(Translation) 柳得恭 春城遊記
|Key Concepts||Spring Excursion, Hanyang Castle|
|Translator(s)||Participants of 2018 Summer Hanmun Workshop (Advanced Translation Group)|
This text was written by Yu Tŭkkong (1748-1807). As an illegitimate son in his family, Yu belonged to the so-called Chungin group, the kind of people who were legally prevented from securing a high governmental position in Chosŏn Korea. For this reason, Yu’s academic performance, rather than his career, has been emphasized by existing scholarship. One of the exemplary cases is his argument of justifying the existence of Parhae and of reconstructing the history of Korea by replacing the narrative of “unified Silla” (three kingdoms) with “south and north kingdom.” However,this overemphasizing on his unique, proto-nationalistic understanding of Korean history also leads to the neglecting of his literary contributions. This travel notes on Hanyang in spring, therefore, will be allowing people to see his literary skill, his taste of travel, and the landscape of Chosŏn palaces and Seoul in the late 18th century.
This travel notes described the places that Yu Tŭkkong visited in Hanyang in spring 1770 and the scenes he saw during his trip. It provides the sketch of Seoul and Kyŏngbuk Palace in the late 18th century. Yu visited the place close to today’s Samch'ŏng village(三清洞), several mountains nearby Seoul, the Changhŭng Street and the Hoehyŏn Street, Kyŏngbuk Palace, Nambyŏl Palace (which is no longer existing), Kŭnjŏng Hall, the Kyŏnghoe building, and the Kanŭi observatory. Specifically, when he visited the Kyŏngbuk Palace and Kŭnjŏng Hall, Yu detailed the shapes of the items he saw there, such as statues, stones, trees, lotus, and birds. To further readers’ (or his own) understanding of the stone statues of dogs nearby Kŭnjŏng Hall, for example, he cited an anecdote about the monk Muhak, who was preceptor of the Chosŏn’s founder Yi Sŏnggye, and the origin of these statues and made a comment on it. Also, to give more vivid expression to Mt. Peak, Mt. Tobong, Mt. Inwang, and Mt. Samgak, he made analogies with caps, arrows, writing brushes, and human’s body gestures. By reading this work, people can glance at his sophisticated writing skill in classical Chinese.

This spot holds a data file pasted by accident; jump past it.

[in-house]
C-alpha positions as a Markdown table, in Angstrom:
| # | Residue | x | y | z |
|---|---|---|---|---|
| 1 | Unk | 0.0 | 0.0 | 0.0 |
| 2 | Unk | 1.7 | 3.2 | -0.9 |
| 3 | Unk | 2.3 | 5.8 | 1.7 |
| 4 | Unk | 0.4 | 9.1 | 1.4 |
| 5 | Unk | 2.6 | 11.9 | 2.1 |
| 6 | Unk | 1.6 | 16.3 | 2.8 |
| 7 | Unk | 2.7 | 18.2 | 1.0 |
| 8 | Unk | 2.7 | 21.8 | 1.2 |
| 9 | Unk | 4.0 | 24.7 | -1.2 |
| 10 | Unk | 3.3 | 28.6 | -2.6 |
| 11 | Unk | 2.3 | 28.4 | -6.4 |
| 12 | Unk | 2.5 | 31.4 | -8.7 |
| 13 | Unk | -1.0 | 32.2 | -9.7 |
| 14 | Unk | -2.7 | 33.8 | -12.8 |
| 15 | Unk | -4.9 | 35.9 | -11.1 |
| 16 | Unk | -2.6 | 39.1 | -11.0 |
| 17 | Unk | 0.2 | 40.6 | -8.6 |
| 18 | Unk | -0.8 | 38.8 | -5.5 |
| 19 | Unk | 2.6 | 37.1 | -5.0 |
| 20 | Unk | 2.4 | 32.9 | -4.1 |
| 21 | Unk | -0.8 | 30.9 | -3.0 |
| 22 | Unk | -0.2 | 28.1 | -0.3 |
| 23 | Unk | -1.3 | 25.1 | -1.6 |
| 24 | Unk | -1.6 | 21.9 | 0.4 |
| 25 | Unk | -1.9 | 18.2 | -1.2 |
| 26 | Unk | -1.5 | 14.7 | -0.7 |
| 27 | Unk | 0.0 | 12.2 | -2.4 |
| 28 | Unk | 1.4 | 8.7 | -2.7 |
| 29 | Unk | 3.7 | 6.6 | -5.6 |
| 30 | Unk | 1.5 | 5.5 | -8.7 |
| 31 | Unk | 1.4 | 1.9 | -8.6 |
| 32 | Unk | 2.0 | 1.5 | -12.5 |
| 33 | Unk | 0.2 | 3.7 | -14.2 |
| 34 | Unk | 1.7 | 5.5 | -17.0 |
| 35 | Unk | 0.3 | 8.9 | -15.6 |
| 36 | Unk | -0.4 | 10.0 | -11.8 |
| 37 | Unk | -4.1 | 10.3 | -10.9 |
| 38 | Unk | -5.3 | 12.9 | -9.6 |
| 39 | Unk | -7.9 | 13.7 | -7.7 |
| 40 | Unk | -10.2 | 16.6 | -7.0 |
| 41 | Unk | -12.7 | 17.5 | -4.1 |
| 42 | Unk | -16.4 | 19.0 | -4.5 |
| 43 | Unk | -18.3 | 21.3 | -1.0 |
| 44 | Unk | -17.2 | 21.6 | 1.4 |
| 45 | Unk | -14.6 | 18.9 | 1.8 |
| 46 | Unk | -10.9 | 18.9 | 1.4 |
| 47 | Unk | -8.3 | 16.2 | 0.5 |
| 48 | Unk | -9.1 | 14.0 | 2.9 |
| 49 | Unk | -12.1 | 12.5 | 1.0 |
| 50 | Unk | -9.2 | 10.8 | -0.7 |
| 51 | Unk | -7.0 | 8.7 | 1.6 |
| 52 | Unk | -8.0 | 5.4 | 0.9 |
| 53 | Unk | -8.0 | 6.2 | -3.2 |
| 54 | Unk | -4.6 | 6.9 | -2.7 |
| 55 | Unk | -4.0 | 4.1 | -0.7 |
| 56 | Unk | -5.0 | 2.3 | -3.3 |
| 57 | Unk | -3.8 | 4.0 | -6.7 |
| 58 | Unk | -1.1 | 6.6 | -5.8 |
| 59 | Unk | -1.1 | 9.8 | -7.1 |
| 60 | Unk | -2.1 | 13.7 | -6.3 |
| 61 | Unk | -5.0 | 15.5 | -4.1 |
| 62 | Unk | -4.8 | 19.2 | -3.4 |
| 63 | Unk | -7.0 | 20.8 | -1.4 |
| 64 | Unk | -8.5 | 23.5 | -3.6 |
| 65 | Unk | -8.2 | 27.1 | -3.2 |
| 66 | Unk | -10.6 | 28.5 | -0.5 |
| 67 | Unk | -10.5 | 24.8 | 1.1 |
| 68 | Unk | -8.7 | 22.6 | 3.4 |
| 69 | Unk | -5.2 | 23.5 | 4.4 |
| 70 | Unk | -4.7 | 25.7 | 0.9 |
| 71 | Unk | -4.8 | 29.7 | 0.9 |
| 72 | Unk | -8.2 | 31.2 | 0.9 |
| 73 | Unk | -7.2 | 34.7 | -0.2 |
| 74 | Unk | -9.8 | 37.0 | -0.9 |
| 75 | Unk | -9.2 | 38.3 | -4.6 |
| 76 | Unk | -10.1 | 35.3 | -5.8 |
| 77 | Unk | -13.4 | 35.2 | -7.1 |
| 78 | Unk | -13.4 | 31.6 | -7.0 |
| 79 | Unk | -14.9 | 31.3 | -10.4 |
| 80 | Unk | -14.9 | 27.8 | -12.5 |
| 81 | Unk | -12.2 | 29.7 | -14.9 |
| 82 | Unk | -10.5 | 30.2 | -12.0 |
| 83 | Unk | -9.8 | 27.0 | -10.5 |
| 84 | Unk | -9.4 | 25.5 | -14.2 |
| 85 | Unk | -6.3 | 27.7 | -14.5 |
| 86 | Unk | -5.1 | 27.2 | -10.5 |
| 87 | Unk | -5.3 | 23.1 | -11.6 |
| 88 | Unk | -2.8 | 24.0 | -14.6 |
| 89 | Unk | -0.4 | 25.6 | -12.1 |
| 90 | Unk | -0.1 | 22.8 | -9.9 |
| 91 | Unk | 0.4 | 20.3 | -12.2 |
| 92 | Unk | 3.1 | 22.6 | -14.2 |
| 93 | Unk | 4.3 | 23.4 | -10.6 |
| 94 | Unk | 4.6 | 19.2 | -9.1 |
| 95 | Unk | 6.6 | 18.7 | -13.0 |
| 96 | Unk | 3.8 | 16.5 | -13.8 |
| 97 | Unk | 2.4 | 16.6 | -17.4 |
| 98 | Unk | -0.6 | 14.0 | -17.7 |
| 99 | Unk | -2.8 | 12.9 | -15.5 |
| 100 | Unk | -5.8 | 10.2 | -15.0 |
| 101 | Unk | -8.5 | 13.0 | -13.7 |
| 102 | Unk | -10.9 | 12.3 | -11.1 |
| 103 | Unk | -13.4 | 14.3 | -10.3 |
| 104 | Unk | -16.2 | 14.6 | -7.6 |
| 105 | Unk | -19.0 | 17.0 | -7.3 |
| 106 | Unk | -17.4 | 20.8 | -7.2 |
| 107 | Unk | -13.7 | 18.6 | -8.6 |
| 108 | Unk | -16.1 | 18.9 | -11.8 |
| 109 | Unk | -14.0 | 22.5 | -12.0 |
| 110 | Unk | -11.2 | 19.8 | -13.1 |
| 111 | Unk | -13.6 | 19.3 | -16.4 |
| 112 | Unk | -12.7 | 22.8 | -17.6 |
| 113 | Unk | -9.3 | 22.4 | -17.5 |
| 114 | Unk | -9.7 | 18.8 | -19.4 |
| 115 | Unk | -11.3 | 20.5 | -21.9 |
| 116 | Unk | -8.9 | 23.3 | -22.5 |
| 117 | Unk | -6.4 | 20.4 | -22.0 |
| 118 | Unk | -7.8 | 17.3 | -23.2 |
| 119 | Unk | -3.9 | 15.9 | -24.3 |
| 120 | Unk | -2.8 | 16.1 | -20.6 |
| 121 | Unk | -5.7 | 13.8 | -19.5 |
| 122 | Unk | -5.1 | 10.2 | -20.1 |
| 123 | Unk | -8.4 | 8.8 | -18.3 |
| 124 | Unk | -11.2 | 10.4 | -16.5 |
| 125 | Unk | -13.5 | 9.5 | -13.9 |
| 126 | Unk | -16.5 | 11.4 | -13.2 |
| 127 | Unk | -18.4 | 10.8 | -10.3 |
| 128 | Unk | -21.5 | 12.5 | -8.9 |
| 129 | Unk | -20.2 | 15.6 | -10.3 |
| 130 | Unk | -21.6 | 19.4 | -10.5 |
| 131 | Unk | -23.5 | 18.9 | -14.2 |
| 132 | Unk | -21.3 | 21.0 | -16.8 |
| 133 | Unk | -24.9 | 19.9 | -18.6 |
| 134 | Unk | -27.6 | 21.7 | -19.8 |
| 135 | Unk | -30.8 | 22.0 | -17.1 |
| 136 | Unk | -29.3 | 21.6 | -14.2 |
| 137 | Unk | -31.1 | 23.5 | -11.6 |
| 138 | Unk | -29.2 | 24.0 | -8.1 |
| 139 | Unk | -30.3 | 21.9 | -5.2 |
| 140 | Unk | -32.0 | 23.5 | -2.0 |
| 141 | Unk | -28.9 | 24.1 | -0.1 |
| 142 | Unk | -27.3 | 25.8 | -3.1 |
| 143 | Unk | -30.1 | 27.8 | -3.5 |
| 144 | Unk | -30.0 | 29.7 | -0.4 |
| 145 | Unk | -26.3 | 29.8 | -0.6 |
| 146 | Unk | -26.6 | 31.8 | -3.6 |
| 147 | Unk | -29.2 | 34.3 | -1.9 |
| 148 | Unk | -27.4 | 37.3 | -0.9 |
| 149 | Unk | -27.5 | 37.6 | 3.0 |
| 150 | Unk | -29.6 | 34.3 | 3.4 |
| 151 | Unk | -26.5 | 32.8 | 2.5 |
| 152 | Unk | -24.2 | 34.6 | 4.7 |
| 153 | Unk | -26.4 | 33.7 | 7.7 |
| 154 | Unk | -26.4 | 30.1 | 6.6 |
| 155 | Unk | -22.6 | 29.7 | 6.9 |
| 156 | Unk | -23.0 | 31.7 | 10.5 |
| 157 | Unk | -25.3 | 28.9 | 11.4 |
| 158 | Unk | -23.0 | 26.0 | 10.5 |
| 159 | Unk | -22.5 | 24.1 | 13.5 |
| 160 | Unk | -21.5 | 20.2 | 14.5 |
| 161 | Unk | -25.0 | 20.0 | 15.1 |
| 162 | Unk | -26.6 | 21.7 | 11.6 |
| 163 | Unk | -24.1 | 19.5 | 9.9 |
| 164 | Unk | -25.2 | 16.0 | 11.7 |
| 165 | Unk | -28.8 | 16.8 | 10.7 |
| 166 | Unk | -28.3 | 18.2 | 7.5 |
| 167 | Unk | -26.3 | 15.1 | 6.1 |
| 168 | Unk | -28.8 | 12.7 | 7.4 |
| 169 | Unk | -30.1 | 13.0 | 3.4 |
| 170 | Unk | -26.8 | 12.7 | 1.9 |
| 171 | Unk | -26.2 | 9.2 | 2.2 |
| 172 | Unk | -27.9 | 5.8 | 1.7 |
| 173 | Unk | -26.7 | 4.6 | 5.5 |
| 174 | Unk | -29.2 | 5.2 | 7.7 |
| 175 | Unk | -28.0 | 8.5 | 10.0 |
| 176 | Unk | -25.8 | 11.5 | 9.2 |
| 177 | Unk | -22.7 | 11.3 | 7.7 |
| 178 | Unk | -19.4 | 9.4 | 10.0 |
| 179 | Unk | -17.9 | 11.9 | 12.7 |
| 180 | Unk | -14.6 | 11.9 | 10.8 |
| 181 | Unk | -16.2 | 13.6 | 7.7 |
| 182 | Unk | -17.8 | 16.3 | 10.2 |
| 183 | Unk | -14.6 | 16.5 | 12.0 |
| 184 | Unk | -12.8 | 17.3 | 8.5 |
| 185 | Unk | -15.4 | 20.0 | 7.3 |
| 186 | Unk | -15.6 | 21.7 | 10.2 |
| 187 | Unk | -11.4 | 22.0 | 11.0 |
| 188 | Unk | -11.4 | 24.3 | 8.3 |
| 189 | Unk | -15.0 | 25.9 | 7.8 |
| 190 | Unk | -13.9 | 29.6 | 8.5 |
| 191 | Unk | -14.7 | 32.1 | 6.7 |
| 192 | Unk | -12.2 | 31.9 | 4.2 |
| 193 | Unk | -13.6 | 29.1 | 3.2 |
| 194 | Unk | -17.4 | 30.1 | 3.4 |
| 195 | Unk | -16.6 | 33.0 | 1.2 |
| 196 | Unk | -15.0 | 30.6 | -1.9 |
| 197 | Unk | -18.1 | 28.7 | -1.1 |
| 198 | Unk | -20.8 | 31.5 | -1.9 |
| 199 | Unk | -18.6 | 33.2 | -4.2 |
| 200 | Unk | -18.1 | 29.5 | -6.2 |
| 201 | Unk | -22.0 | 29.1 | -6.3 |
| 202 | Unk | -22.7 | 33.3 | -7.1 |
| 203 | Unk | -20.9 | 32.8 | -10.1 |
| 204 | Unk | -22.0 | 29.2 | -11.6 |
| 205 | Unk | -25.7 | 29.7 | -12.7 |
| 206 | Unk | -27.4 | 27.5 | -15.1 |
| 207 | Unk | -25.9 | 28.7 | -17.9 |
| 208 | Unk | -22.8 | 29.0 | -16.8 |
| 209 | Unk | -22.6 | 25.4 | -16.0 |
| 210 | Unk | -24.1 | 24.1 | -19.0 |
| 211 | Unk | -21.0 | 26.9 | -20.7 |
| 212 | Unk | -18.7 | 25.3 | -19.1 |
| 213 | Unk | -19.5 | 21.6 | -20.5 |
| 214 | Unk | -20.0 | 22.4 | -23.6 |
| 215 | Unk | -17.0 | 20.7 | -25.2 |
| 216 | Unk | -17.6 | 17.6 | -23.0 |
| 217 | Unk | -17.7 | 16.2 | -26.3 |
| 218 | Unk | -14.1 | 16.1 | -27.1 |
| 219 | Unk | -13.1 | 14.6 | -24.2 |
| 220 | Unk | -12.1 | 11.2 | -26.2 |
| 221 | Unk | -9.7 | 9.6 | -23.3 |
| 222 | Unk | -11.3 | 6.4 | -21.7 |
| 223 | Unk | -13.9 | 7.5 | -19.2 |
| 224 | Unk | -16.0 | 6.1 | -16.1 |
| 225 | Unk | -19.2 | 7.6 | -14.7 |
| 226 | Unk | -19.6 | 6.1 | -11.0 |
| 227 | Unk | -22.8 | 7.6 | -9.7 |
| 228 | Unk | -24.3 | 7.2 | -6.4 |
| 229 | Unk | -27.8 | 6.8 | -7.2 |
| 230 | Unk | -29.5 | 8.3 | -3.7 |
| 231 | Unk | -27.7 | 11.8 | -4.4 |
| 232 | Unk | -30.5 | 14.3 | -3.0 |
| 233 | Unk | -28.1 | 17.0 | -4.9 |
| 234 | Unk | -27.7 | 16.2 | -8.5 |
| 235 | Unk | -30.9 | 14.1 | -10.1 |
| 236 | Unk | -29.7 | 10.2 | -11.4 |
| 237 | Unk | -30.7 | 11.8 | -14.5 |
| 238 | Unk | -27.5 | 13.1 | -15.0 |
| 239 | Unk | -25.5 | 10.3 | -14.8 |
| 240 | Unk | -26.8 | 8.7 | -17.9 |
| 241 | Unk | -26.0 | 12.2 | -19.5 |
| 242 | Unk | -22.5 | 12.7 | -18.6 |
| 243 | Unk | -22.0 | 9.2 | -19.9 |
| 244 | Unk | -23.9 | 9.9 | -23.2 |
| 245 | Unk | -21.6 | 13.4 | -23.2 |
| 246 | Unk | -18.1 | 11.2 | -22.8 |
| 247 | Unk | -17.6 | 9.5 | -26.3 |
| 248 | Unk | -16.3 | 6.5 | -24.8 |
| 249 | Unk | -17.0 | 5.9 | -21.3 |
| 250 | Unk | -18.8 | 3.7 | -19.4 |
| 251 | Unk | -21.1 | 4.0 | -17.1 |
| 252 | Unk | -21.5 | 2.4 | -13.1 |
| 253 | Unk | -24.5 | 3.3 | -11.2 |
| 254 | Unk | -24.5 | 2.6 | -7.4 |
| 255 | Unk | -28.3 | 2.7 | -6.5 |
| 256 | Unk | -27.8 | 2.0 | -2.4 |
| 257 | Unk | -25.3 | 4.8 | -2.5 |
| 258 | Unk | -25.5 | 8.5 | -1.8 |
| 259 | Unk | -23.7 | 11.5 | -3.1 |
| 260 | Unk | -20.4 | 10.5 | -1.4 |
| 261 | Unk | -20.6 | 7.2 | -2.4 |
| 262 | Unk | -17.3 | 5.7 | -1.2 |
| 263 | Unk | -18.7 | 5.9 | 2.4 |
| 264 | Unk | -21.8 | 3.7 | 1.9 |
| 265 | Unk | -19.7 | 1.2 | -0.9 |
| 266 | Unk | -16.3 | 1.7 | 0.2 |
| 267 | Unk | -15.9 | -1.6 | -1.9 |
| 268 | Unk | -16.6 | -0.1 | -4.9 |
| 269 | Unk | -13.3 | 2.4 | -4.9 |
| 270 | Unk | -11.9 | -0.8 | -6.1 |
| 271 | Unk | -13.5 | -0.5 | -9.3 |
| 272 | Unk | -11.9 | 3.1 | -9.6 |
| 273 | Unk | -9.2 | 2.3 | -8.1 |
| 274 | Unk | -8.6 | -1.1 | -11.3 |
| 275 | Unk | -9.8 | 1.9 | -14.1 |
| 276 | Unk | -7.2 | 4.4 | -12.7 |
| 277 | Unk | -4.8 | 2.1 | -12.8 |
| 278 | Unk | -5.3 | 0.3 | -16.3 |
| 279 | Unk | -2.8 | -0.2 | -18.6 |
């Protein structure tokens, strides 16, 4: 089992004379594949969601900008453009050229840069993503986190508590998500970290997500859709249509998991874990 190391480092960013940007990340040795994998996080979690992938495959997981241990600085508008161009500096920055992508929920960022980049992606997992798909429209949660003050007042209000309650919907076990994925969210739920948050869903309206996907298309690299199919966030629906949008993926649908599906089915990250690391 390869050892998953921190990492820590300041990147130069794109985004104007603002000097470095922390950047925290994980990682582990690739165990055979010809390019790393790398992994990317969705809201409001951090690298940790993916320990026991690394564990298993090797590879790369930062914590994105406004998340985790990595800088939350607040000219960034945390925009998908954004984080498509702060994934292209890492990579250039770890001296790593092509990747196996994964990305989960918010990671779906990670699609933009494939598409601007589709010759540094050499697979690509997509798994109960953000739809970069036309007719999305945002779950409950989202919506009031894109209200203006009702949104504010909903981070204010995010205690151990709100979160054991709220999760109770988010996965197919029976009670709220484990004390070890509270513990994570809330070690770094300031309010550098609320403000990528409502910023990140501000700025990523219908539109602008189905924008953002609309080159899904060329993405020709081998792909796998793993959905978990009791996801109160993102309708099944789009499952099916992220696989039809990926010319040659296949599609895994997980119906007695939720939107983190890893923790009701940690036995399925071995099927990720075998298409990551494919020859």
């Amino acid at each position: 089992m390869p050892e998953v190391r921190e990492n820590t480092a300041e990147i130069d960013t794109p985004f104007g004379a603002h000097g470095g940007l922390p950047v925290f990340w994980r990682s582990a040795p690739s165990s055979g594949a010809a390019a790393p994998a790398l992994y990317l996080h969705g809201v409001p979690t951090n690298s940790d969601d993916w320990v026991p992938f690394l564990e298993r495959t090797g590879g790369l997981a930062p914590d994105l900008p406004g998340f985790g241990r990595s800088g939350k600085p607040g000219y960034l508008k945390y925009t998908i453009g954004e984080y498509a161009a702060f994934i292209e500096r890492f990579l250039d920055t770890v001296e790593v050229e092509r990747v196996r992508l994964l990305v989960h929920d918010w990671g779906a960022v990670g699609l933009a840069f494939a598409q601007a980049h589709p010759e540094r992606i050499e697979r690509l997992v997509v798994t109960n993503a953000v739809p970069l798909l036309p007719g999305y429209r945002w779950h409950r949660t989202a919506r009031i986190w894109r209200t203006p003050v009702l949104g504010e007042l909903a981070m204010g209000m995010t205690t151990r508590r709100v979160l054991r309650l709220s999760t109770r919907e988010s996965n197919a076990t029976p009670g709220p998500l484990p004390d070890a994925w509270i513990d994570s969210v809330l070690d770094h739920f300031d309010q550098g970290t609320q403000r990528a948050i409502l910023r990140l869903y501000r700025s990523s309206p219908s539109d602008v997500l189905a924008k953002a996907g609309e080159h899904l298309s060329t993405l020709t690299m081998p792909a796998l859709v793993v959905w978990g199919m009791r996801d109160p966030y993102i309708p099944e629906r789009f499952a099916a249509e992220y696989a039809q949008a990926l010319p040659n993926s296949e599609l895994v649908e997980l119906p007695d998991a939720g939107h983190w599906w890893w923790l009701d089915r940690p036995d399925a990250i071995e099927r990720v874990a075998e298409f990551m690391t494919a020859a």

This work done by Yu reveals intellectuals travel culture in the late Chosŏn. Not only Yu Tŭkkong traveled to those sites, Lee Tŏkmu and Pak Chiwŏn also joined Yu’s trip. They visited mountains, palaces, halls, streets, bridges and paid much more attention to statues, stones, animals, trees, and flowers they encountered. Some of his preference for visiting, such as going to mountain sites and palaces, still resonate with the travel culture in the 21st century. On the other hand, there is no record of what kind of food he had during the days when he was staying in Hanyang. Compared to the 21st-century tradition under which visitors tried to remember their daily life by noting the food they had tasted, Yu in the writing did not mention about this information. The reason that leads to this discrepancy might be the city’s lacking sufficient food supply or the intellectuals’ not being interested in eating, but it is hard to draw a hash conclusion here. In this sense, the unique travel preference in the 18th century could be a research topic in the future.